- Associated Press - Monday, January 23, 2017

MADISON, Wis. (AP) - A group of current and former inmates at Wisconsin’s youth prison filed a federal lawsuit Monday alleging as much as 20 percent of the population is held in solitary confinement and guards needlessly pepper spray prisoners - sometimes using spray designed to stop bears - in violation of their constitutional rights.

The lawsuit comes as federal investigators are probing allegations of widespread inmate abuse at the prison in Irma in far northern Wisconsin. Asked for comment on the filing, state Department of Corrections spokesman Tristan Cook said only that the agency would be reviewing the lawsuit.

The American Civil Liberties Union and the Juvenile Law Center filed the lawsuit on behalf of four children, all from Milwaukee County. Two are currently being held at the Lincoln Hills School for Boys, the male side of the prison. One is being held at the Copper Lake School for Girls, the facility’s female section. The fourth was held at Lincoln Hills but has since been moved to a mental health treatment center. All four allege they were placed in solitary confinement. Two said they were pepper-sprayed; the female plaintiff said she suffered from a “cloud of pepper spray” when guards sprayed a neighboring inmate in solitary.

The lawsuit alleges anywhere from 15 percent to 20 percent of the prison’s population is held in solitary confinement at any given time. According to data the ACLU and Juvenile Law Center obtained from the Department of Corrections, 167 youth were held at the prison on Oct. 25, 2016. Of them, 28 youth, or nearly 17 percent, were in solitary confinement that day, the lawsuit claims.

Children in solitary are often locked up for 22 to 23 hours per day in cells that measure seven feet by 10 feet and smell like sweat and urine, the lawsuit said. The cells have no furnishings beyond a mattress; the Lincoln Hills cells have a metal sink and toilet but the Copper Lake cells have none and girls in solitary must be escorted to the bathroom.

The cells are lit around the clock, although the lights are dimmed from 10 p.m. to 6 a.m. The children aren’t given any educational materials, games or toys beyond a single book. They receive a single hour of education outside the cell rather than the four or five other inmates receive.

Prison staff often put youth in solitary for a month to two months for minor infractions, especially if they’ve received previous discipline, the lawsuit said. Youth are given an hour outside their cells to exercise each day but they’re handcuffed to a belt around their waist and are chained to tables.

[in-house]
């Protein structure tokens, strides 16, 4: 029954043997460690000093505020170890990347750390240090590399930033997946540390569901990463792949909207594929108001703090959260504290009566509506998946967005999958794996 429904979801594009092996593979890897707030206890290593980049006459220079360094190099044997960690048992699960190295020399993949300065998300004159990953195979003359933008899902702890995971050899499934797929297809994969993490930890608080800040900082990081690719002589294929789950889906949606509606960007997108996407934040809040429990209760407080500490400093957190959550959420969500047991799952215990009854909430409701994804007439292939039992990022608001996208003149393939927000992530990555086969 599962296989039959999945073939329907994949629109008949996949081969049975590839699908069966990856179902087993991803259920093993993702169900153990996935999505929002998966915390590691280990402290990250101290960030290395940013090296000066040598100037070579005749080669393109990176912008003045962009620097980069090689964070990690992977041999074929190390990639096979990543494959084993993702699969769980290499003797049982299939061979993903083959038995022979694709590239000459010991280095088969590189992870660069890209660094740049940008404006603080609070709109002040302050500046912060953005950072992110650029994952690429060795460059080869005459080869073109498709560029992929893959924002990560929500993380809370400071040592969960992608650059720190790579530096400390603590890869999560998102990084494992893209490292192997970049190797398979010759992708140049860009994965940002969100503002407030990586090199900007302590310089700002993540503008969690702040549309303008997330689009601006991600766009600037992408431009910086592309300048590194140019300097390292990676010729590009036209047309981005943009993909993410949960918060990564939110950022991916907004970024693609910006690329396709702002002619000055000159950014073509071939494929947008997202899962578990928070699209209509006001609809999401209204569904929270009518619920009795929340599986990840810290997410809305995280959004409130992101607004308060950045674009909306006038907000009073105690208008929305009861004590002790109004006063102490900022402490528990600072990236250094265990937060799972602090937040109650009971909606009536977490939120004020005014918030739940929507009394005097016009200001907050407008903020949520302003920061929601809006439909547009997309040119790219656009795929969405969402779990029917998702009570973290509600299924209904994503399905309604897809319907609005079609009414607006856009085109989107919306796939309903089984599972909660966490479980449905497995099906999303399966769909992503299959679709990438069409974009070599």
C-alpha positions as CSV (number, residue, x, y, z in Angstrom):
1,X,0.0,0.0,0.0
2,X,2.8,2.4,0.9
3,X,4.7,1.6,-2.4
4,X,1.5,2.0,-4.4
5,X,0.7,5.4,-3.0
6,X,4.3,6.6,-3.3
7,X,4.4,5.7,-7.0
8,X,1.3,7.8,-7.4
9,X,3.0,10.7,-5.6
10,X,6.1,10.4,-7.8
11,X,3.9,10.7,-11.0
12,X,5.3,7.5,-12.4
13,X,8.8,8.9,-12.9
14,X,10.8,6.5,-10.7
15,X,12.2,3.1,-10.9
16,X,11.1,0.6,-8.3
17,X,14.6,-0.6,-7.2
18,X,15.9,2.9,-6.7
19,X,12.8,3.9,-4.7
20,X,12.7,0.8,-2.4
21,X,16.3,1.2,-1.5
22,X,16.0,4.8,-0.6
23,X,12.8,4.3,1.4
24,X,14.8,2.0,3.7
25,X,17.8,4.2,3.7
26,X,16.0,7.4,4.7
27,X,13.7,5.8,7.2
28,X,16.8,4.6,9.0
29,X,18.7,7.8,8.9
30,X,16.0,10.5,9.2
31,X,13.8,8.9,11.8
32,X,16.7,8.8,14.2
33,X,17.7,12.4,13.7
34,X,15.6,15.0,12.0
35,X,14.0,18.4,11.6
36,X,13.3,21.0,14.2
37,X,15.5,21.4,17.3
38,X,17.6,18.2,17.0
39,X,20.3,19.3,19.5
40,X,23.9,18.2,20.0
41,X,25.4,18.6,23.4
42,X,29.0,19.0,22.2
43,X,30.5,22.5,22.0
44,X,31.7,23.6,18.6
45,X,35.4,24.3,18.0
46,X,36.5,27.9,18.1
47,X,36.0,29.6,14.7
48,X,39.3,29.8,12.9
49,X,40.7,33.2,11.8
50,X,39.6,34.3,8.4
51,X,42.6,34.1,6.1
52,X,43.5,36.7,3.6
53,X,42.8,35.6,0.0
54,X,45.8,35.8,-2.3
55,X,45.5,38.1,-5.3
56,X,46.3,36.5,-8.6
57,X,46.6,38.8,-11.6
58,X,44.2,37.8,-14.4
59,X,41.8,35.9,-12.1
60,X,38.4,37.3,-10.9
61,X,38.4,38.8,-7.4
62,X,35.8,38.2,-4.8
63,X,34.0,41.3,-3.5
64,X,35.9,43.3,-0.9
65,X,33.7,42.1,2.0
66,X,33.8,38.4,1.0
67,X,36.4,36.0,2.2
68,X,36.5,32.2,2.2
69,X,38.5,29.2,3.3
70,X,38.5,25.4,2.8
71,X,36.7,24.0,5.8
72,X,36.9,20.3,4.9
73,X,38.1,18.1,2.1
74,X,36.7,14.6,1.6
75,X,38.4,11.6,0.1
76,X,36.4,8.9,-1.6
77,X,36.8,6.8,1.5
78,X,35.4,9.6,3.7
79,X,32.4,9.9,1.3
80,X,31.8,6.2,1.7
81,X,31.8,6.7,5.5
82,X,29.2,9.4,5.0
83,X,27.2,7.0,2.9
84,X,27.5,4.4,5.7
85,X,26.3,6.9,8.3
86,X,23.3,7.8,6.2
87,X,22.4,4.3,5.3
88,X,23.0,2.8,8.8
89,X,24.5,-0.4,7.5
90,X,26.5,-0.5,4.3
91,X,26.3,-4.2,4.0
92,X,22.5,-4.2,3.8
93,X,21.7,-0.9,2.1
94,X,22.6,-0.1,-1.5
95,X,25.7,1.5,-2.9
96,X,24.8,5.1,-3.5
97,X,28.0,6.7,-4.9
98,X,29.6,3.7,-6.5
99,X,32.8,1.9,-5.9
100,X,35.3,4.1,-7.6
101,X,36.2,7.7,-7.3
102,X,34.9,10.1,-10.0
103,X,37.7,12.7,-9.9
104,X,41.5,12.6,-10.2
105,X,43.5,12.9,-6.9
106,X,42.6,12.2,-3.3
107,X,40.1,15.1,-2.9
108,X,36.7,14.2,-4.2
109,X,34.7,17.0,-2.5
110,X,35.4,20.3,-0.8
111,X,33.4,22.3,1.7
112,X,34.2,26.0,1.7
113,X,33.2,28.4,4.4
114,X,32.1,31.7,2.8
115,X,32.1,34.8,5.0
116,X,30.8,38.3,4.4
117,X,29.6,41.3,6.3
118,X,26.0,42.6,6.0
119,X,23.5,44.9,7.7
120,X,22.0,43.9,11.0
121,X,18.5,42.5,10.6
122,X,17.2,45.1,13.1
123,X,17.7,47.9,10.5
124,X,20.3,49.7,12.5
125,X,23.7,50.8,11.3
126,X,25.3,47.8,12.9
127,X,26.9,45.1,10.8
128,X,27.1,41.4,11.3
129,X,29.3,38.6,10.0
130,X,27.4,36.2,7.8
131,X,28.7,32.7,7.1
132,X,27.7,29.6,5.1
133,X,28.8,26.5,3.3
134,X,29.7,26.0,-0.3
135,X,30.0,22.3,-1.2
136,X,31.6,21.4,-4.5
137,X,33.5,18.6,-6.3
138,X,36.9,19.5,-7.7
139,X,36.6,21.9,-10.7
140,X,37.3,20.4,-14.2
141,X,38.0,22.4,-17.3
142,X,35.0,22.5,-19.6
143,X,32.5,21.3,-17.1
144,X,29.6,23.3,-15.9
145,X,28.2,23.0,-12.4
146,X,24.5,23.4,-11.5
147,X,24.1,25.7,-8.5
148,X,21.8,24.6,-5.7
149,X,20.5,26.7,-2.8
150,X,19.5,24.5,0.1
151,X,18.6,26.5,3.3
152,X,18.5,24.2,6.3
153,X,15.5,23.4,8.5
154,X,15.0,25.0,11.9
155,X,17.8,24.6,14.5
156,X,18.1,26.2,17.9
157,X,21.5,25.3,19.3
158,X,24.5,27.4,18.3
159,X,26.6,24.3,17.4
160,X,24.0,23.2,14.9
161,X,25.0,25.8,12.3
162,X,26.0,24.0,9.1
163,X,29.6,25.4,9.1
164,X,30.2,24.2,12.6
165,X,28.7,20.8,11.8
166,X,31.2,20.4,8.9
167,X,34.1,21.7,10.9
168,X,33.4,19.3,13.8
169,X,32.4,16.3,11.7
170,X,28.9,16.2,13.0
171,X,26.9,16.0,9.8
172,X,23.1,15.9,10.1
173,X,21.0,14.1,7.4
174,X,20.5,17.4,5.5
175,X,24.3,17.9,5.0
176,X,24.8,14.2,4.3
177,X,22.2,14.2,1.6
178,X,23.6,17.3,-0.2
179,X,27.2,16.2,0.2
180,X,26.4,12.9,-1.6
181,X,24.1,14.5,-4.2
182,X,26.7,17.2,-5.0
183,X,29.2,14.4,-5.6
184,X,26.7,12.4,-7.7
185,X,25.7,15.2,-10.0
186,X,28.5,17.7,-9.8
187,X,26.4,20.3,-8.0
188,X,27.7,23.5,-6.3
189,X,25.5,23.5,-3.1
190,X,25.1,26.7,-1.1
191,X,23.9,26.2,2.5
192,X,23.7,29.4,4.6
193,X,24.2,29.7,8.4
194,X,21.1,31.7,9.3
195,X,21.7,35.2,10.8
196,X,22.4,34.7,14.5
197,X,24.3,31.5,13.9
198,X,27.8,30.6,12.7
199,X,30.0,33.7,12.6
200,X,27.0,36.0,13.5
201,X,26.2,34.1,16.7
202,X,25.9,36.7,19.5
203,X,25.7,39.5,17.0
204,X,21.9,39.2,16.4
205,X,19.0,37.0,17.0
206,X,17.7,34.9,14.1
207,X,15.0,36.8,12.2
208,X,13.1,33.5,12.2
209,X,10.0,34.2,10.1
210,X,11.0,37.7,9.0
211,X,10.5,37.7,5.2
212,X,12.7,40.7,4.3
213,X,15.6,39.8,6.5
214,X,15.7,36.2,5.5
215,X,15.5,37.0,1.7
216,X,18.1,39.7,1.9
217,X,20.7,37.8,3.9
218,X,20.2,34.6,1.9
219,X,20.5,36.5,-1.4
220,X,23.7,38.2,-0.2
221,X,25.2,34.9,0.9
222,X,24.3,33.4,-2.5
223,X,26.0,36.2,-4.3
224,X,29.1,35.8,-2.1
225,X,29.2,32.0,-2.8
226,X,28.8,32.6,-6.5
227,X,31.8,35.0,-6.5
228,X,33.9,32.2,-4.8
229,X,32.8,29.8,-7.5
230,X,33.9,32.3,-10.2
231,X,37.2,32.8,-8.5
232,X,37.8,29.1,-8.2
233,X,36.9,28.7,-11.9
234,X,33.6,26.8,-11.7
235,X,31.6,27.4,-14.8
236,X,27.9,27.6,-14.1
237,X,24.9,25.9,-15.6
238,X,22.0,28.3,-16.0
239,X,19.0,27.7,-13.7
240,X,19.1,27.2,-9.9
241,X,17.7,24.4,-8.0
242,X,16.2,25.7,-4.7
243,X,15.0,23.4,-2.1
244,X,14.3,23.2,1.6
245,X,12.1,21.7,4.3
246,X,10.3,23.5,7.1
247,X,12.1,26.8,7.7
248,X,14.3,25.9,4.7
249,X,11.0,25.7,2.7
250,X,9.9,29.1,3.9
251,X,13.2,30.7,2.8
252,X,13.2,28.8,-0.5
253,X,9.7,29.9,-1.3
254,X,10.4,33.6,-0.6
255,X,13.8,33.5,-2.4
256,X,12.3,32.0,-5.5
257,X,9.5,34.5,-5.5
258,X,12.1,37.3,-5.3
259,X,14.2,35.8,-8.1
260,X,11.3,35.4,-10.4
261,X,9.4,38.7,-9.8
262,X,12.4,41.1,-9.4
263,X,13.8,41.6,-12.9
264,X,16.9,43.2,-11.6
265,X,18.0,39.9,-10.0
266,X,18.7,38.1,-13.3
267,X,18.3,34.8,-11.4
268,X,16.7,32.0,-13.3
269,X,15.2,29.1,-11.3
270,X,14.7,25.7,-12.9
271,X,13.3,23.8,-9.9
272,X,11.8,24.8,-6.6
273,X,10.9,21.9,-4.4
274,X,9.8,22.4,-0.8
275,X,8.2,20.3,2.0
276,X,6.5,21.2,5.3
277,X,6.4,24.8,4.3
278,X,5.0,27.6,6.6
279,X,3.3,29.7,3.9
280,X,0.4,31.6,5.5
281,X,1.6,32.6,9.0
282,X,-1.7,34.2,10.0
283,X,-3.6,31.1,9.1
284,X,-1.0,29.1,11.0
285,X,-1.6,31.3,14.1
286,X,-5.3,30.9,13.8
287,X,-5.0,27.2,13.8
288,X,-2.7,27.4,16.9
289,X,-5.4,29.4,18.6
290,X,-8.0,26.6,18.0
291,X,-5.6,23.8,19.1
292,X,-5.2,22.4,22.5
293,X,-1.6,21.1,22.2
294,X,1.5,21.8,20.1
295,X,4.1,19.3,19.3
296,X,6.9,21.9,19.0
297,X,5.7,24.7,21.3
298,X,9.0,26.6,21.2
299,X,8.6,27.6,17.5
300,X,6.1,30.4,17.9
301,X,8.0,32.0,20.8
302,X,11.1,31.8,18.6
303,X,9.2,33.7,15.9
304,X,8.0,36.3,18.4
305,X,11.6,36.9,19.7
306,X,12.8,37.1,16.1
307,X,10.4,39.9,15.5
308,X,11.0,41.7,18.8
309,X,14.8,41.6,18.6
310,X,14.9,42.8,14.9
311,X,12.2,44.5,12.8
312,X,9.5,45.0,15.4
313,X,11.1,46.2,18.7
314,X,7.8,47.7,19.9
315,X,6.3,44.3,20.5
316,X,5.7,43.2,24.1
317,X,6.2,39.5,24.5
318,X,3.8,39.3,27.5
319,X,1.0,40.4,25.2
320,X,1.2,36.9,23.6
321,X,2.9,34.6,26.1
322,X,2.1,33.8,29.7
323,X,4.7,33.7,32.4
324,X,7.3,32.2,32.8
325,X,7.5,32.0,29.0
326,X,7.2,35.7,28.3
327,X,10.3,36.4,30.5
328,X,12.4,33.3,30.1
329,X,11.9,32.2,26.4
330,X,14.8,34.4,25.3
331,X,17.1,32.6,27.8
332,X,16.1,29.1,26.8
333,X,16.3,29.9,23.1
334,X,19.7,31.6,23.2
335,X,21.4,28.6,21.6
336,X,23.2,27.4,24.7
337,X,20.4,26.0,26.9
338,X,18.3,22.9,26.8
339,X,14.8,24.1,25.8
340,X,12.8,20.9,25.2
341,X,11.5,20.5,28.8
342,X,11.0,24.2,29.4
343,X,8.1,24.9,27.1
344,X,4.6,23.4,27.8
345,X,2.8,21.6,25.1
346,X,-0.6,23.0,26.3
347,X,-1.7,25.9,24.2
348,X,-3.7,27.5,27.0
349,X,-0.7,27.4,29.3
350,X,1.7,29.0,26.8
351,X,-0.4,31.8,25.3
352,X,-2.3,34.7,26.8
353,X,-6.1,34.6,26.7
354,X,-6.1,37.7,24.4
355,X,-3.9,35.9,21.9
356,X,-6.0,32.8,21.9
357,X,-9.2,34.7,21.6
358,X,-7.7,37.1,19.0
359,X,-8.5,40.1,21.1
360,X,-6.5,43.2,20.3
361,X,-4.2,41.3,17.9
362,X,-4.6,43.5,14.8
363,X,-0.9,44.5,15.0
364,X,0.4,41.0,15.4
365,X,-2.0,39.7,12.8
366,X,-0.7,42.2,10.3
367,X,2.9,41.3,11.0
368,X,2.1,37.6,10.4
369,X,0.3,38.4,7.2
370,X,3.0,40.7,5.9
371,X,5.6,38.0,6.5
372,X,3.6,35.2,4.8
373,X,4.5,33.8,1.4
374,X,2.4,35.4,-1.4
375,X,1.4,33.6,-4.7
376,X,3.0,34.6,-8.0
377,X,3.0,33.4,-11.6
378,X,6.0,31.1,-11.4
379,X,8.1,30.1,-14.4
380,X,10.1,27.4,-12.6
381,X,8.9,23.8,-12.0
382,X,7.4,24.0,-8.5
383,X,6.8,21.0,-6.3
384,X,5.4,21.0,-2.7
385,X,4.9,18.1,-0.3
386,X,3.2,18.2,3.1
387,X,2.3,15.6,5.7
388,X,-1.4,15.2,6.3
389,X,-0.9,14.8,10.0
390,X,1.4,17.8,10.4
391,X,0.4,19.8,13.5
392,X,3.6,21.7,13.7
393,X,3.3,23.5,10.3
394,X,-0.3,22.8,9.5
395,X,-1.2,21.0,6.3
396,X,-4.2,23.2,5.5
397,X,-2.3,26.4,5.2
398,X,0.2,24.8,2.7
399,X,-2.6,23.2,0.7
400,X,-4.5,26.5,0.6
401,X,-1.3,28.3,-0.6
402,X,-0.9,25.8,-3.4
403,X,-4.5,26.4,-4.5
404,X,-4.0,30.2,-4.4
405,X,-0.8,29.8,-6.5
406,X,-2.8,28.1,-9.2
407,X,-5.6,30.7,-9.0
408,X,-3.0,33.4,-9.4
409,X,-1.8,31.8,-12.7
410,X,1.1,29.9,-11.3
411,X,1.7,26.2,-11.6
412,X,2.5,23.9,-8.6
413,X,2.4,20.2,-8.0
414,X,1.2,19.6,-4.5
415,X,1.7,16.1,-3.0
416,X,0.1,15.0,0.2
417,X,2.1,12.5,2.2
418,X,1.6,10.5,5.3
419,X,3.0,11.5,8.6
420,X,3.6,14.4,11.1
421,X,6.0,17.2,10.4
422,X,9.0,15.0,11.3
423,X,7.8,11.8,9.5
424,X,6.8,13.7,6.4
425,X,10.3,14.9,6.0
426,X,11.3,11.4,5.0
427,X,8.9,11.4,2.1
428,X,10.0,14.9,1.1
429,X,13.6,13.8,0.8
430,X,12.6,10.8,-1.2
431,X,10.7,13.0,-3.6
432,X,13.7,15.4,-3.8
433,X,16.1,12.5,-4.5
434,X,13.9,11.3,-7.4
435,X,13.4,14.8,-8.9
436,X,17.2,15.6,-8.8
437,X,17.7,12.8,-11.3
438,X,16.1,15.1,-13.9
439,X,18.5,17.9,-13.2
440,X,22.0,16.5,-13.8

The filing goes on to allege that guards at both the boys and girls facilities needlessly pepper spray inmates for minor non-violent infractions, including using a form of spray meant to ward off charging bears. According to DOC records, guards have used pepper spray on youth in their care at least 198 times between January and October 2016, the lawsuit said.

The prison staff has deliberately chosen to ignore the harm pepper spray can do to children, the lawsuit adds. The guards make pepper-sprayed inmates take showers in cages, making the spray’s effects worse by exposing the children to water and spreading the spray to sensitive areas, according to the filing.

Solitary confinement and the guards’ use of pepper spray amounts to excessive use of force and cruel and unusual punishment, the lawsuit alleges.

The lawsuit asks a judge to declare it a class action suit and prohibit prison staff from using solitary confinement, mechanical restraints and pepper spray except in rare instances to avoid serious physical harm.

Lincoln Hills has been plagued by allegations of prisoner abuse, child neglect and sexual assault. The state began an investigation into the allegations in 2015. Ed Wall, then the DOC’s secretary, resigned in February after word of the investigation became public.

The FBI has since taken over the probe. No one has been charged so far.


Follow Todd Richmond on Twitter at https://twitter.com/trichmond1

Copyright © 2019 The Washington Times, LLC.

The Washington Times Comment Policy

The Washington Times welcomes your comments on Spot.im, our third-party provider. Please read our Comment Policy before commenting.


Click to Read More and View Comments

Click to Hide